Some of my very good friends see no reason to vote in the August General Election. Why? They have no preferred candidate. Election outcomes are determined regardless of the actual vote count. Politicians are the same monkeys in a different forest. Corruption will influence who is elected.
These are just a few ‘reasons’ that are making some eligible voters doubtful they will vote in August.
Voter apathy is the lack of interest or justification to cast a ballot. Moral apathy is the lack of interest or justification to take personal responsibility in doing what is right. Like voter apathy, moral apathy applies to lack of interest or founded reasons to compel one to vote.
In Kenya, there is no mandatory voting. The decision to vote is personal. With no legal push, a voter has to find a reason to wake up, queue and vote. Some voters have their relatives and friends seeking elective positions so they feel morally obliged to vote. Others have a revenge mission as a motivation to vote particularly if their vote will deny an opponent, real or perceived, a chance to win. Spoiler aspirants fall in this category.
Of course, many Kenyan voters find in themselves a moral reason, not legal, which is being responsible citizens, to vote. Put differently, while voting is a right for eligible citizens to exercise, not all voters take advantage of it. In countries like the US, voting is mandatory.
Generally, we vote in order to renew our social contract with the elected leaders or to sign a new social contract with first-timers. Those whose performance we judge exemplary, we reward with another term. Besides, voter apathy can provide a chance for a less performing or less deserving aspirant to win an election. This is where moral apathy finds its space in elections. Moral apathy is a reason for voter apathy.
Moral apathy is disinterest in bearing responsibility to act right. The right thing to do in August is not just vote. Most importantly, vote for the right reason. Morally apathetic voters can actually vote but for wrong reasons.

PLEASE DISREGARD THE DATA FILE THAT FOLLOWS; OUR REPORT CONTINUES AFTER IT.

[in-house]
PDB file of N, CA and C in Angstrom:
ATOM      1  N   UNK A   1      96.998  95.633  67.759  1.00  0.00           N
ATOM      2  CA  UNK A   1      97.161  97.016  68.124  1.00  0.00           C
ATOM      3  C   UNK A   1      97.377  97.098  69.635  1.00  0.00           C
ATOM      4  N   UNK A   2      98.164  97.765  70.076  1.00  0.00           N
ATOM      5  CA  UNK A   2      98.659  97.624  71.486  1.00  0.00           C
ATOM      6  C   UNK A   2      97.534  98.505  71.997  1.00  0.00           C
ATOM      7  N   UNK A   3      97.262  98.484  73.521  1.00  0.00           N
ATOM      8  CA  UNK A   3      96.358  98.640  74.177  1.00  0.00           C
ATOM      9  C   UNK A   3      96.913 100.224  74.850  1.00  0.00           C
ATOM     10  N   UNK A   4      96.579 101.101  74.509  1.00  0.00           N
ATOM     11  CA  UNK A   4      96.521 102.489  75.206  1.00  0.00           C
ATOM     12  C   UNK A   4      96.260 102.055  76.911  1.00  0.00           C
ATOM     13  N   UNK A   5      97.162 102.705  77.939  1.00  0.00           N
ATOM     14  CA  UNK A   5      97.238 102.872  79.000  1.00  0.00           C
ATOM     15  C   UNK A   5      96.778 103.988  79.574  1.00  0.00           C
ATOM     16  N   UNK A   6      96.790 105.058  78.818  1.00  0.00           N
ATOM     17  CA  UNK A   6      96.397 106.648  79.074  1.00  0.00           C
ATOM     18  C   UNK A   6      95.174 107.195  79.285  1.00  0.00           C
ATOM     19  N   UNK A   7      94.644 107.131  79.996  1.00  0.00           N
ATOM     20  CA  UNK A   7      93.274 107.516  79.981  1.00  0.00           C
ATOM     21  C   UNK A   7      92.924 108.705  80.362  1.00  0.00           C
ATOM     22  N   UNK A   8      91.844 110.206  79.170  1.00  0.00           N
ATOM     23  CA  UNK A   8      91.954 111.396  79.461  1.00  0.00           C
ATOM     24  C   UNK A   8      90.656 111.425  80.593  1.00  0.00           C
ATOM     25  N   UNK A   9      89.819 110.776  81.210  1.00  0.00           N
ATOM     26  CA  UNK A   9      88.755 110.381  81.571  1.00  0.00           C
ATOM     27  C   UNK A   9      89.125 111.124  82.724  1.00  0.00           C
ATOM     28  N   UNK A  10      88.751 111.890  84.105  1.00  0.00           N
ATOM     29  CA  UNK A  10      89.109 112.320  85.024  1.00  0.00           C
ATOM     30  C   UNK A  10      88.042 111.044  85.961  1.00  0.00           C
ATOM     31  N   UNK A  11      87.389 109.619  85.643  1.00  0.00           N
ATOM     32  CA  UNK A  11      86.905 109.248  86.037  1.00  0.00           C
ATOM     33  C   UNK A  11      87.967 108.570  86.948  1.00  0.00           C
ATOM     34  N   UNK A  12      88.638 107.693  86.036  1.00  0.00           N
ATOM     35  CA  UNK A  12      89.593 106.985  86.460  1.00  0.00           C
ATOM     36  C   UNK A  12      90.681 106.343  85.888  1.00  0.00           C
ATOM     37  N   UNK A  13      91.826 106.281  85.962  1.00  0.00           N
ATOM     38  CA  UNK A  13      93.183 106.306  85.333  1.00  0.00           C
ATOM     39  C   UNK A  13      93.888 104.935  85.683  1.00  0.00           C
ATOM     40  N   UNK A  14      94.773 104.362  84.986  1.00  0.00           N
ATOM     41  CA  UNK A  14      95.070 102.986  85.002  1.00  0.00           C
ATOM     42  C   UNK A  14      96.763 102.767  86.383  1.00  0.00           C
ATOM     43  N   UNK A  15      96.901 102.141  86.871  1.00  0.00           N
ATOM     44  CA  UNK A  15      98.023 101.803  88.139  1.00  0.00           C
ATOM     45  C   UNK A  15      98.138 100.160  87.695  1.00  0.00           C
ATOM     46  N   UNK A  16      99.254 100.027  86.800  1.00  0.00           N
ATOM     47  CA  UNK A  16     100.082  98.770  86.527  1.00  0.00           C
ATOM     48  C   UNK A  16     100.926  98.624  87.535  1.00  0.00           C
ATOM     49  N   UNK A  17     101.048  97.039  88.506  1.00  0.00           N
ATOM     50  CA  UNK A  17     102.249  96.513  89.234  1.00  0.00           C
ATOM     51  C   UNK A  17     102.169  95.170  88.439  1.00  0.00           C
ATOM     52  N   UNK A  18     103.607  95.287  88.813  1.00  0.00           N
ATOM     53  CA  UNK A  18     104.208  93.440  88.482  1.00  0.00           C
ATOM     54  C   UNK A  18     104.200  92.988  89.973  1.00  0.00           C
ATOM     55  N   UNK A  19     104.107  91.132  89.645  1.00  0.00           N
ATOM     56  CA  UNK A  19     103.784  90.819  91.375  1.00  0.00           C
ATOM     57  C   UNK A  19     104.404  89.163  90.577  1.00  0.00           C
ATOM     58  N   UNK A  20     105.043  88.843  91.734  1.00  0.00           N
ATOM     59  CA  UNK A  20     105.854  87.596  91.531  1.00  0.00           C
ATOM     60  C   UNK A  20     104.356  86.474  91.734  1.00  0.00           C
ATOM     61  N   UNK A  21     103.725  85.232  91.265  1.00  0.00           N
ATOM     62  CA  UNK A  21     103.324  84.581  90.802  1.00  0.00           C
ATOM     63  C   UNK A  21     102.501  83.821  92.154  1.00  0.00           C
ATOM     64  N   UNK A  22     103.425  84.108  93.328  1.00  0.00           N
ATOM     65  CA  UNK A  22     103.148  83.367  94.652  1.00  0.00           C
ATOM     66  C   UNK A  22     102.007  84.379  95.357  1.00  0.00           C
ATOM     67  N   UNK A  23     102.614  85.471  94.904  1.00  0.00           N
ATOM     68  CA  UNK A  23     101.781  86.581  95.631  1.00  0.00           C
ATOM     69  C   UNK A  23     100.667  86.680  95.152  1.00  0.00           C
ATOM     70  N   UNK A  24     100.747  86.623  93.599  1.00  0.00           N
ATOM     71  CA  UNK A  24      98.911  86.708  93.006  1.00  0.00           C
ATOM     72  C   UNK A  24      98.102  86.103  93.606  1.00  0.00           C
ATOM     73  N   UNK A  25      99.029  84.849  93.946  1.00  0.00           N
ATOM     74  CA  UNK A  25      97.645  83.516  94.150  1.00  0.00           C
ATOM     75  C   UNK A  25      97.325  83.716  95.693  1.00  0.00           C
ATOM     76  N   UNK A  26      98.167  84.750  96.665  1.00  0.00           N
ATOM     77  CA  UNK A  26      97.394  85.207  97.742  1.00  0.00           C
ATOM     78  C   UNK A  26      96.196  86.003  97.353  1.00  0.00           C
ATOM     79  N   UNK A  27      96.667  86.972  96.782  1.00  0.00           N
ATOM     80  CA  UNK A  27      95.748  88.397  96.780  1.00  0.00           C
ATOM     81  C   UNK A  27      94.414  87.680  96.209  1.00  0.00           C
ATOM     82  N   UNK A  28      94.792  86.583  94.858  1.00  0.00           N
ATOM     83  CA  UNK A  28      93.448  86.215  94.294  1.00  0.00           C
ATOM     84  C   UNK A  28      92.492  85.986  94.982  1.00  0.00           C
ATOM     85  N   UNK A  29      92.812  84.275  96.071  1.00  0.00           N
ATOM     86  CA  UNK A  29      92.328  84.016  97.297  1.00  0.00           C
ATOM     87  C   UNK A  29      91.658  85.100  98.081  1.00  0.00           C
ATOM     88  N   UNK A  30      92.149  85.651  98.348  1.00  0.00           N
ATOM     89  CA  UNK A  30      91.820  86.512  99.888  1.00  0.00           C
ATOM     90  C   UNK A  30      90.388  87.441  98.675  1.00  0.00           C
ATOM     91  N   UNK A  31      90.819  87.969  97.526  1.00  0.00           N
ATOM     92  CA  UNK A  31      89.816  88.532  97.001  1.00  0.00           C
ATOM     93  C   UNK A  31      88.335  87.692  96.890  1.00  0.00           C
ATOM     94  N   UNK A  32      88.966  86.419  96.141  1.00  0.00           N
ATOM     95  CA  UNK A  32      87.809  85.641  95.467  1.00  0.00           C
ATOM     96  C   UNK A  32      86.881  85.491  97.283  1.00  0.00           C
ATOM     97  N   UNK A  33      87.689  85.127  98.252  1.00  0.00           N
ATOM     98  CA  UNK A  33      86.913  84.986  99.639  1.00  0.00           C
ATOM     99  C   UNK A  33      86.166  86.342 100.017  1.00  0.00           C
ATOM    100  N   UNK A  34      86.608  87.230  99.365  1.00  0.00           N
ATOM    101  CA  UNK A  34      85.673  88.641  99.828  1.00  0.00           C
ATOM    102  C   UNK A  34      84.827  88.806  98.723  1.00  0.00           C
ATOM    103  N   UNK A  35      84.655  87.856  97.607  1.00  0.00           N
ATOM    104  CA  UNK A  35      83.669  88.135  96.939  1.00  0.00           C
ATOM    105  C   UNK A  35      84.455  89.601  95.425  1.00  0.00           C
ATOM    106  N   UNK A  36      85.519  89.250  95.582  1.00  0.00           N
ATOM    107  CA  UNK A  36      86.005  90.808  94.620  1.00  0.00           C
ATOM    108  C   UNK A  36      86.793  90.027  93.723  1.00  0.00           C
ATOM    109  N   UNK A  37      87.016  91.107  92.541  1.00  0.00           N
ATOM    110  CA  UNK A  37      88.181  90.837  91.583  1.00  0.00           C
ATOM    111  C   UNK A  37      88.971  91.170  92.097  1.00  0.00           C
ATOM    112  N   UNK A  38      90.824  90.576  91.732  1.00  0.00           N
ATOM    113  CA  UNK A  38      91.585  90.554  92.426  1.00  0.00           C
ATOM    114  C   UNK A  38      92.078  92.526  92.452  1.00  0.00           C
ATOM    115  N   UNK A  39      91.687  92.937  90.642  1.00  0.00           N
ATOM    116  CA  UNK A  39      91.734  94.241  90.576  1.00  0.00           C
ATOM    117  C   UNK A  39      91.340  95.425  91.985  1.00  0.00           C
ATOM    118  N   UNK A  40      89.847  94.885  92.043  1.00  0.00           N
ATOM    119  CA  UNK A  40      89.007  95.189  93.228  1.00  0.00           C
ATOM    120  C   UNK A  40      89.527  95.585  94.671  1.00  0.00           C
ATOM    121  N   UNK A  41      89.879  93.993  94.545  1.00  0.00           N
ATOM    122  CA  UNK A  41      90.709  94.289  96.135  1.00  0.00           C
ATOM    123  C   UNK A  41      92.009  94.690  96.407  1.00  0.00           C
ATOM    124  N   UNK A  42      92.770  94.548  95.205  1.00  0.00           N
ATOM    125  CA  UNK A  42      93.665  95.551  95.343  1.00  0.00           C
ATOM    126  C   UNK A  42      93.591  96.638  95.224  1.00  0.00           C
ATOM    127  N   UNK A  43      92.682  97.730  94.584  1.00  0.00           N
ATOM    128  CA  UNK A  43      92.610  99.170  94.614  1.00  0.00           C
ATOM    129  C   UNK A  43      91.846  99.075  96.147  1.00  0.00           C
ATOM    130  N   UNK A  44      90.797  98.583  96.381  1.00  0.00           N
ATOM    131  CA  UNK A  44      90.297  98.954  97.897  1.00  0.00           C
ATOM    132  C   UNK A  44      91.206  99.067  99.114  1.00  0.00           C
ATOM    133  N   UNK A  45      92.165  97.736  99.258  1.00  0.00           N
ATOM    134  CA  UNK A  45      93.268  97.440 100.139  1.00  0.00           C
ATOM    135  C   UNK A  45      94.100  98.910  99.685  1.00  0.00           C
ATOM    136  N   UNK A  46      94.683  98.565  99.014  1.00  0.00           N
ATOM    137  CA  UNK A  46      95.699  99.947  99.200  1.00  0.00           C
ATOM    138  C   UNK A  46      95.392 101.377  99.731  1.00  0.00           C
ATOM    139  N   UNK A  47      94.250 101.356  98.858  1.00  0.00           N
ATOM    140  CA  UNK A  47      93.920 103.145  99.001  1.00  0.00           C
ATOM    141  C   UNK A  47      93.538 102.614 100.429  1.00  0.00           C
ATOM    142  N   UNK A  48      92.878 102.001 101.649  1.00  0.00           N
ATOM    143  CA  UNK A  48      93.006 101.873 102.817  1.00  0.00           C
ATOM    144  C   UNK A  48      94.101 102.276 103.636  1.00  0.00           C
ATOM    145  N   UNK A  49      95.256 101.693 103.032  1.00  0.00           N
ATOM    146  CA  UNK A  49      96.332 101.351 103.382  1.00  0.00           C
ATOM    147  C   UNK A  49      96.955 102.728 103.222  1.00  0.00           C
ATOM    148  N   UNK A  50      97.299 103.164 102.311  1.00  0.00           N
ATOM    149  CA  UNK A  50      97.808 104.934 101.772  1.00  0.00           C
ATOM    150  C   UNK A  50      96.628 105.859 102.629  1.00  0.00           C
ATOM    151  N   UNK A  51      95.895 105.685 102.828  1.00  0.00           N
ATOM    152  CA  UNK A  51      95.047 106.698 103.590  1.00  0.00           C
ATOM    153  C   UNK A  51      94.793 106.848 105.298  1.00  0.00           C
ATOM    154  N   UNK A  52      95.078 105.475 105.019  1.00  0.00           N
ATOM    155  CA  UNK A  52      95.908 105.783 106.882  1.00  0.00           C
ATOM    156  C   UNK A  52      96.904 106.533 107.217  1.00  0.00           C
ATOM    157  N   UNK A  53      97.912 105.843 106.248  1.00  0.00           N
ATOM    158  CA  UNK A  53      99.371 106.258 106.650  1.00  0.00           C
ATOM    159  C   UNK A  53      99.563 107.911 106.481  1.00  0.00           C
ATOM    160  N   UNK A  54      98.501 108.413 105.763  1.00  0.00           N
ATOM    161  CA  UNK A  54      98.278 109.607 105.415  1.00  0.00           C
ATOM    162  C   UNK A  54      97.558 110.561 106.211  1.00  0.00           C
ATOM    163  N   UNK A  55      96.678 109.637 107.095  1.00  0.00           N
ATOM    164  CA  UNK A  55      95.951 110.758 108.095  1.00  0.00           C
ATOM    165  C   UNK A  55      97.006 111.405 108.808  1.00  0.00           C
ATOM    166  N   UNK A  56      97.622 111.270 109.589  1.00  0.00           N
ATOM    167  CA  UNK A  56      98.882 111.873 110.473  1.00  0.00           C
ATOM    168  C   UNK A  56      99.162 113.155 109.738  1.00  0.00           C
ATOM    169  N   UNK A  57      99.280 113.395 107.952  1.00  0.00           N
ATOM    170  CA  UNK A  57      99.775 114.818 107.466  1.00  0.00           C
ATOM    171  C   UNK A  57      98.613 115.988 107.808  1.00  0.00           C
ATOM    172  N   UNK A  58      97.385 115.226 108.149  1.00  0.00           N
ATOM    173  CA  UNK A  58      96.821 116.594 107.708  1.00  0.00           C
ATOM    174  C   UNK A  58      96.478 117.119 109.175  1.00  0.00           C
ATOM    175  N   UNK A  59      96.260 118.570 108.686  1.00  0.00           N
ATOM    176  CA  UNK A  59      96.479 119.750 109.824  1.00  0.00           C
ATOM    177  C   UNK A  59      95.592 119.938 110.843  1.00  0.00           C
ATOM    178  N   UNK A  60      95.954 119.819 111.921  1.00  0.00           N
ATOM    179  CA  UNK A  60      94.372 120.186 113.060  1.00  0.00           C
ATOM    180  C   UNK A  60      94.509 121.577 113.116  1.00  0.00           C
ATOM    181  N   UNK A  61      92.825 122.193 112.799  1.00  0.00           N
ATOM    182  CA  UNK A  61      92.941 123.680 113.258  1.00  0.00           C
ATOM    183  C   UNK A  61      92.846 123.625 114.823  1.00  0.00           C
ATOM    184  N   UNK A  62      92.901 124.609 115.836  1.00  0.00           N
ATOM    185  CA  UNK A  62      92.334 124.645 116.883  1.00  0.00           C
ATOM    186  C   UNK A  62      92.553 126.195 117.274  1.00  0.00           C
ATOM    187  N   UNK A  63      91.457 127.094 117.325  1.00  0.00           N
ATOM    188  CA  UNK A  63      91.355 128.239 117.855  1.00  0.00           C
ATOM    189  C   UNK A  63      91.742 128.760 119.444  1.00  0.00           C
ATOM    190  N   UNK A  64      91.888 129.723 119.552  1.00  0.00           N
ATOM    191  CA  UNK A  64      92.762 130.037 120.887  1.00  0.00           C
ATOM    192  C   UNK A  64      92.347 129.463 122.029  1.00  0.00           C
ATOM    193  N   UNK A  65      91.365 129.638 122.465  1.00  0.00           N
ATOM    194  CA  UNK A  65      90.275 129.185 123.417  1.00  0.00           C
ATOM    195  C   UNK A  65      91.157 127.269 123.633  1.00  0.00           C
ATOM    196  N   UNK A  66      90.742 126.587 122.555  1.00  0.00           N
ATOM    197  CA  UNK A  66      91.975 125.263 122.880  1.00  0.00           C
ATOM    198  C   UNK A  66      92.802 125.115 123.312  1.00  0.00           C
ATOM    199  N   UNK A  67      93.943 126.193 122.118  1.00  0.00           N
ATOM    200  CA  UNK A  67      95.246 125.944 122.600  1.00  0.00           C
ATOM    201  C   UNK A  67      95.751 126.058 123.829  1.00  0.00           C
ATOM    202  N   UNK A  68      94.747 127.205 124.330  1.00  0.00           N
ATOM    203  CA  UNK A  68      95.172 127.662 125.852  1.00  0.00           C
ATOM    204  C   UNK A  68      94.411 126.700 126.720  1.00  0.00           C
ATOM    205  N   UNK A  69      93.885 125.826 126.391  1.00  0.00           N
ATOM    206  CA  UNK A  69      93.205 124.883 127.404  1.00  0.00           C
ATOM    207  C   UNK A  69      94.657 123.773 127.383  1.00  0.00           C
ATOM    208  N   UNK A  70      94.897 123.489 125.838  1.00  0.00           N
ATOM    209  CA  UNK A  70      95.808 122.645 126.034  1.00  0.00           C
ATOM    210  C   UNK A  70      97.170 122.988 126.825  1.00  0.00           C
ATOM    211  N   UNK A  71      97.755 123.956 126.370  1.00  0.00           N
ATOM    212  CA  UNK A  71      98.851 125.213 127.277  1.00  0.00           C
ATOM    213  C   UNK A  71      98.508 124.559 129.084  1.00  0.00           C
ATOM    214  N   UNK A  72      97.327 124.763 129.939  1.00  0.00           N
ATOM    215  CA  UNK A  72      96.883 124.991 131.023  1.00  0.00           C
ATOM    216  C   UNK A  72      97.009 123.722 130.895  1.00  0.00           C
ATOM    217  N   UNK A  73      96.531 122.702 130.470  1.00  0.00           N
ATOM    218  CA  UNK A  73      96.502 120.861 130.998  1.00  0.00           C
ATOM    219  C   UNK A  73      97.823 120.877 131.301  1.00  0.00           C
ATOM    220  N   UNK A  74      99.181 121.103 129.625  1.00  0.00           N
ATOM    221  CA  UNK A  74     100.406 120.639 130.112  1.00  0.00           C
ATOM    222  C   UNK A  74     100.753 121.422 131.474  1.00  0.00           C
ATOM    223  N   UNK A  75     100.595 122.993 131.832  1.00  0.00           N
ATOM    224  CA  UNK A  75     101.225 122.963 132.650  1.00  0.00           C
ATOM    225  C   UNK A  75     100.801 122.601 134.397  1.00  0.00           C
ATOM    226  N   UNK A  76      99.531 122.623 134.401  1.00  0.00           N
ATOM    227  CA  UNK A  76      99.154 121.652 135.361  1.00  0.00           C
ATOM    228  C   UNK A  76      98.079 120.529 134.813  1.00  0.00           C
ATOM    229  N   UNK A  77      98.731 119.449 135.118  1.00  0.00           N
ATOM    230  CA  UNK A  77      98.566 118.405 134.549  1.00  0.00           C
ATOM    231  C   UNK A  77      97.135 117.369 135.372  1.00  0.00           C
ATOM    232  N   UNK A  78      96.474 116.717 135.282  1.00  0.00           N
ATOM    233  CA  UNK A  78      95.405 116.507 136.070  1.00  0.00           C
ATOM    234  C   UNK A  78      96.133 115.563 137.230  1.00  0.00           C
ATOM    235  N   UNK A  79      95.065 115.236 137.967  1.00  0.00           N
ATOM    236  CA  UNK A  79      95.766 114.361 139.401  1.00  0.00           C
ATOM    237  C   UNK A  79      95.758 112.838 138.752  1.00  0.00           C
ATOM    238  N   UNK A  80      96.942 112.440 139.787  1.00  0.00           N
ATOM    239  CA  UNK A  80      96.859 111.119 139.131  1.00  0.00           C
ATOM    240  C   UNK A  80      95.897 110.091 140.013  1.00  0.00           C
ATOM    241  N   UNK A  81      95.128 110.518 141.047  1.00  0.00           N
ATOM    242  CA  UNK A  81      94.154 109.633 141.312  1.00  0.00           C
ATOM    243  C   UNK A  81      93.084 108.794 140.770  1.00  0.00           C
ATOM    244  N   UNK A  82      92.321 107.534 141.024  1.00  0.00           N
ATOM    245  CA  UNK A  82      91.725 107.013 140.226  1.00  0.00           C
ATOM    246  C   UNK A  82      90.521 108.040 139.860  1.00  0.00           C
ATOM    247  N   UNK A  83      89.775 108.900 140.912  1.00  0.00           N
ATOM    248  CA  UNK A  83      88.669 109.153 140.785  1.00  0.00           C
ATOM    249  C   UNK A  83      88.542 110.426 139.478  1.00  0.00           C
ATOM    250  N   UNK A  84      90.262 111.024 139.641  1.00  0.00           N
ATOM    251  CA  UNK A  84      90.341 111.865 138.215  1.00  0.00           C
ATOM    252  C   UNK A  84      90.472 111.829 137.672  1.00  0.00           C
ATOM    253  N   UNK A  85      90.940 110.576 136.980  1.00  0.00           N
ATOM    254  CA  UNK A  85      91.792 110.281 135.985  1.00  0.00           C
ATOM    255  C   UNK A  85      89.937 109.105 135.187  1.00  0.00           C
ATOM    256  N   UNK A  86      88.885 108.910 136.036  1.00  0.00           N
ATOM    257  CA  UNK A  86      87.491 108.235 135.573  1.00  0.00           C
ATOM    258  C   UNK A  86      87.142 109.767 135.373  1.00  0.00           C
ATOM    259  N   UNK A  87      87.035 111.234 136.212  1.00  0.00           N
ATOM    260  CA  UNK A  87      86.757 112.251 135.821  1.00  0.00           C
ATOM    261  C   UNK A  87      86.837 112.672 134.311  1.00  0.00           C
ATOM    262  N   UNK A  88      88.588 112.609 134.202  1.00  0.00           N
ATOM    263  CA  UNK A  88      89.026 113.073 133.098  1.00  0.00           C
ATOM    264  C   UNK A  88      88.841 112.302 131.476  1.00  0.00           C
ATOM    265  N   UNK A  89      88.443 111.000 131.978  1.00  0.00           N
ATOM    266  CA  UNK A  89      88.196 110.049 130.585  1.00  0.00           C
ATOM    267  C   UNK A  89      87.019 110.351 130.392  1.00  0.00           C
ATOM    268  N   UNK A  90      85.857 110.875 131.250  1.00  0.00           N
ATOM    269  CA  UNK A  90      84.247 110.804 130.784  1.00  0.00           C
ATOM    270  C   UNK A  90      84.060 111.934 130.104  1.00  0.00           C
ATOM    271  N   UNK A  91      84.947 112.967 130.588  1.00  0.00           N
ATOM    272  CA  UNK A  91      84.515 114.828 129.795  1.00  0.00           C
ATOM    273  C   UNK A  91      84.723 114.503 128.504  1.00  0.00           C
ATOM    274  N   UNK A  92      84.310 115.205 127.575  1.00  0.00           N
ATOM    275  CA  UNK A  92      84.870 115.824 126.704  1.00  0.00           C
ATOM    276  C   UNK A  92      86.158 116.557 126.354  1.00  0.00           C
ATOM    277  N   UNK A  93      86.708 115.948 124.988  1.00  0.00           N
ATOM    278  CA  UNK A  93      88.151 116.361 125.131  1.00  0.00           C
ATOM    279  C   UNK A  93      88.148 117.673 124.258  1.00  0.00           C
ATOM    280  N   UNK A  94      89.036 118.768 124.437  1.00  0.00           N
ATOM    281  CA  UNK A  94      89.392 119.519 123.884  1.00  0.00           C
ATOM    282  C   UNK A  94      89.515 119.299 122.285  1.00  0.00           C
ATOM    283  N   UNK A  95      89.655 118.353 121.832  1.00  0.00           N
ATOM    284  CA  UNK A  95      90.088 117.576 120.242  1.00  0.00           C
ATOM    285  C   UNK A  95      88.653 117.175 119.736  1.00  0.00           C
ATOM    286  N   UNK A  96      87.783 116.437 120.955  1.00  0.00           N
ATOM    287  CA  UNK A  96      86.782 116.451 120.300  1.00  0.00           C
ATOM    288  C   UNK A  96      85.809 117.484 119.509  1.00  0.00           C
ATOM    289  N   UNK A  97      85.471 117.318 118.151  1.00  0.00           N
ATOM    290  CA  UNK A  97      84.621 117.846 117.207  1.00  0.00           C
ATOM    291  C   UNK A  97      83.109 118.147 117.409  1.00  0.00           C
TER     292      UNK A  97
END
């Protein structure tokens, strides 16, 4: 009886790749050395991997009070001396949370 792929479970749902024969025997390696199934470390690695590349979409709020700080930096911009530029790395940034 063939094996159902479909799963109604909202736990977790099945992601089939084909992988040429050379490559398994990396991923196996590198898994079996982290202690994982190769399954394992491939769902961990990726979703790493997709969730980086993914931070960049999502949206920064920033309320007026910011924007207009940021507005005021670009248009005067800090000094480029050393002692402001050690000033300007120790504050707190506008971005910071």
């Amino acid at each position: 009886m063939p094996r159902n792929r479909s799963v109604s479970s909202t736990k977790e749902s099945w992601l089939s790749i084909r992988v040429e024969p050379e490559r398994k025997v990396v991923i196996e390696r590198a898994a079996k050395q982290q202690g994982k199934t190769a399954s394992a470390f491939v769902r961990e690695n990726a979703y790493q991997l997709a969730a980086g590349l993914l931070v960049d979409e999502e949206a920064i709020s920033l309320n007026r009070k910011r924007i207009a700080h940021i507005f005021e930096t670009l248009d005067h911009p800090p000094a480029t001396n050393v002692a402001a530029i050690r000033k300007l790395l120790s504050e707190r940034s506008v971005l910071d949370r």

Voting is one of the main ways in which we take responsibility for the kind of policies and regulations that inform government service delivery. Whether we like elected leaders or not is actually immaterial. Someone will be in office anyway to make laws, vote on budgets or decide on programmes that have direct impact on us as citizens. To miss such an opportunity to determine who makes decisions for us is giving away the moral right to question government performance.
Voting, in our system is a moral responsibility. Not to vote is morally permissible because it is down to one’s conscience. The countries that make it obligatory to vote avoid this moral choice and so every eligible voter is required to carry out their civic role dutifully. Failure to do so is punishable by law.
Should voting be mandatory for us to take responsibility in the kind of leadership we get? Well, everyone has a conscience to decide whether to vote or not. However, the greater good is to go vote. People with informed conscience will choose to vote at all times insofar as the process allows every vote to count. Whether a candidate wins or not, a vote count carries significant meanings.
Moral apathy as a reason for voter apathy is another way of letting people with corrupted conscience to take charge of our destiny. For example, if I see everyone in a traffic crime scene bribing his or her way through, I am most likely to bribe too.
I will not want to go through a long fairness process when a short cut will save me time and even money. I will suppress the inner voice, which is the conscience. Voila! I groom moral apathy. We need moral nurturing to play our moral civic duty, which includes voting.
Dr Mokua is Executive Director, Loyola Centre for Media and Communication